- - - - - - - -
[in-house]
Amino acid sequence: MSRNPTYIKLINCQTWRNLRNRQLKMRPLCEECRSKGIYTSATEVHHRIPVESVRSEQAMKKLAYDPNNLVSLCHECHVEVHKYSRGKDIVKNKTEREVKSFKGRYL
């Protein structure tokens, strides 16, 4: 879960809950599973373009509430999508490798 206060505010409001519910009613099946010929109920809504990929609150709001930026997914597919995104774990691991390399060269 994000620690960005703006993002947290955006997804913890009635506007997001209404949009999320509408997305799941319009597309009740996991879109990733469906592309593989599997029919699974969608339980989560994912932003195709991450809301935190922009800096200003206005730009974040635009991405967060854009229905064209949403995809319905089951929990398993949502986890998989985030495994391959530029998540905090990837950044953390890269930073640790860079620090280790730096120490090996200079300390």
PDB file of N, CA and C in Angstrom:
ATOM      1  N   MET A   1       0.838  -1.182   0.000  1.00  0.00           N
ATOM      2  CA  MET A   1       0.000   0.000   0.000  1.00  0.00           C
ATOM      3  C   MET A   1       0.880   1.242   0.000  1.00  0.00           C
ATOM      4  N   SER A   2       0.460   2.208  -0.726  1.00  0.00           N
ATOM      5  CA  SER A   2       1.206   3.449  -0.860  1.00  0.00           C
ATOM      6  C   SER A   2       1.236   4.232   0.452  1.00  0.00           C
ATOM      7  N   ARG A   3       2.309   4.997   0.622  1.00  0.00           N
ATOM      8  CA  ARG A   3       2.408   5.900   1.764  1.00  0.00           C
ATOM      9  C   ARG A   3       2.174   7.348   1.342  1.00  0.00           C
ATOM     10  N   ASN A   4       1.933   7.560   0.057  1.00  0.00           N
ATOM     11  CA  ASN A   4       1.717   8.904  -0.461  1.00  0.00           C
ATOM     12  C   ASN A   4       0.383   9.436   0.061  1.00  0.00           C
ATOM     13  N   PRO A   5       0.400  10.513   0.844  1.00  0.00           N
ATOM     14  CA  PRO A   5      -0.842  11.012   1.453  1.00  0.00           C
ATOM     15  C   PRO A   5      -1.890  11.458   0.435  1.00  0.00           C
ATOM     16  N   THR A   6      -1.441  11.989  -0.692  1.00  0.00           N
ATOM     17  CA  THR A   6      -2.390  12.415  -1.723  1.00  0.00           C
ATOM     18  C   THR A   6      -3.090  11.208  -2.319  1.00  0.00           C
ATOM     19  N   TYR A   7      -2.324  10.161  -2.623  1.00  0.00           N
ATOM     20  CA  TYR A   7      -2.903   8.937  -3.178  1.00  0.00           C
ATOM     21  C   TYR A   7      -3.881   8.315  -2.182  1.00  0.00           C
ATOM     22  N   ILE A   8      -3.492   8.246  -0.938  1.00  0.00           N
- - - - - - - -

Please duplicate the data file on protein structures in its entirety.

[in-house]
Amino acid sequence: MSRNPTYIKLINCQTWRNLRNRQLKMRPLCEECRSKGIYTSATEVHHRIPVESVRSEQAMKKLAYDPNNLVSLCHECHVEVHKYSRGKDIVKNKTEREVKSFKGRYL
């Protein structure tokens, strides 16, 4: 879960809950599973373009509430999508490798 206060505010409001519910009613099946010929109920809504990929609150709001930026997914597919995104774990691991390399060269 994000620690960005703006993002947290955006997804913890009635506007997001209404949009999320509408997305799941319009597309009740996991879109990733469906592309593989599997029919699974969608339980989560994912932003195709991450809301935190922009800096200003206005730009974040635009991405967060854009229905064209949403995809319905089951929990398993949502986890998989985030495994391959530029998540905090990837950044953390890269930073640790860079620090280790730096120490090996200079300390």
PDB file of N, CA and C in Angstrom:
ATOM      1  N   MET A   1       0.838  -1.182   0.000  1.00  0.00           N
ATOM      2  CA  MET A   1       0.000   0.000   0.000  1.00  0.00           C
ATOM      3  C   MET A   1       0.880   1.242   0.000  1.00  0.00           C
ATOM      4  N   SER A   2       0.460   2.208  -0.726  1.00  0.00           N
ATOM      5  CA  SER A   2       1.206   3.449  -0.860  1.00  0.00           C
ATOM      6  C   SER A   2       1.236   4.232   0.452  1.00  0.00           C
ATOM      7  N   ARG A   3       2.309   4.997   0.622  1.00  0.00           N
ATOM      8  CA  ARG A   3       2.408   5.900   1.764  1.00  0.00           C
ATOM      9  C   ARG A   3       2.174   7.348   1.342  1.00  0.00           C
ATOM     10  N   ASN A   4       1.933   7.560   0.057  1.00  0.00           N
ATOM     11  CA  ASN A   4       1.717   8.904  -0.461  1.00  0.00           C
ATOM     12  C   ASN A   4       0.383   9.436   0.061  1.00  0.00           C
ATOM     13  N   PRO A   5       0.400  10.513   0.844  1.00  0.00           N
ATOM     14  CA  PRO A   5      -0.842  11.012   1.453  1.00  0.00           C
ATOM     15  C   PRO A   5      -1.890  11.458   0.435  1.00  0.00           C
ATOM     16  N   THR A   6      -1.441  11.989  -0.692  1.00  0.00           N
ATOM     17  CA  THR A   6      -2.390  12.415  -1.723  1.00  0.00           C
ATOM     18  C   THR A   6      -3.090  11.208  -2.319  1.00  0.00           C
ATOM     19  N   TYR A   7      -2.324  10.161  -2.623  1.00  0.00           N
ATOM     20  CA  TYR A   7      -2.903   8.937  -3.178  1.00  0.00           C
ATOM     21  C   TYR A   7      -3.881   8.315  -2.182  1.00  0.00           C
ATOM     22  N   ILE A   8      -3.492   8.246  -0.938  1.00  0.00           N